sCTF 2016 Writeups

ctf Apr 15, 2016

Over the past week, I participated in an online jeopardy-based CTF competition hosted by sCTF. While sCTF is primarily aimed at high school students interested in hacking and infosec, they allowed other competitors to participate for fun. I was surprised at the overall level of difficulty that the challenges offered! Below are a few quick write-ups for the challenges I completed.

rev1

This was the first reverse engineering problem. You were given a binary file, called rev1. Running the binary gives you this:

What is the magic password?

I decided to run strings against the binary, and was given this output:

aaron@ubuntu:~/Downloads$ strings rev1 | less
... GLIBC_2.2.5 
UH- 
fffff. 
h4x0r!!!H
[]A\A]A^A_ 
What is the magic password? 
Correct! Your flag is: %s 
;*3$" 
GCC: (Debian 4.9.2-10) 4.9.2
GCC: (Debian 4.8.4-1) 4.8.4 
... 

Seeing that "h4x0r!!!" looks a bit out of place, I tested that as the flag. Lo and behold, it worked!

Flag: sctf{h4x0r!!!}


Banana Boy

This was the first forensics challenge. You were given a rather curious image of a toddler eating a banana, called carter.jpeg.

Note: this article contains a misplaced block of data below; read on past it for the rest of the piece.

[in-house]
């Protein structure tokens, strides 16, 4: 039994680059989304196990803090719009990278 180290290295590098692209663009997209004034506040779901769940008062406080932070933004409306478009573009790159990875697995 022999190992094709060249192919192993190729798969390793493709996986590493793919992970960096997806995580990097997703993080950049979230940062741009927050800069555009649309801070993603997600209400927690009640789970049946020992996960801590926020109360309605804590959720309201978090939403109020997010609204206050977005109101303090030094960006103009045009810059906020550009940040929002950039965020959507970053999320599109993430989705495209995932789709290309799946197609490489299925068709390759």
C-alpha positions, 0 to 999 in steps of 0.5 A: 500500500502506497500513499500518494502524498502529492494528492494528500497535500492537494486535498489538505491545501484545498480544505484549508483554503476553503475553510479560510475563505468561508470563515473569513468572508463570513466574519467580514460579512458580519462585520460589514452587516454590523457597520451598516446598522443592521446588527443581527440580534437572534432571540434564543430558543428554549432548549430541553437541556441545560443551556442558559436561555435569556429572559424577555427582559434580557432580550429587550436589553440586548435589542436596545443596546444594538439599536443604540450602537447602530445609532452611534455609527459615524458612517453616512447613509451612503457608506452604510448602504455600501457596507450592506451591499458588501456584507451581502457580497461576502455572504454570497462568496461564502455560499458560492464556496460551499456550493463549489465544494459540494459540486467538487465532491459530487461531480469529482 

The first thing I checked was the metadata. Unfortunately, EXIF data did not turn up anything interesting. From this point I could conclude that a steganographic technique was used to hide teh flag within this iamge. After some research, I stumbled upon a image analysis program called Stegsolve. I loaded up our image and played around with some of the analysis tools provided.

After messing around with the program, I used the "Frame Browser" utility. To my surprise, there were 2 frames! The second frame (shown below) reveals the flag, and Michael Cera.

Flag: sctf{twf_d4nk_m3m3s_w1ll_a1w4y5_pr3v4il}

Aaron Hoffmann

I do cool stuff with computers sometimes

Great! You've successfully subscribed.
Great! Next, complete checkout for full access.
Welcome back! You've successfully signed in.
Success! Your account is fully activated, you now have access to all content.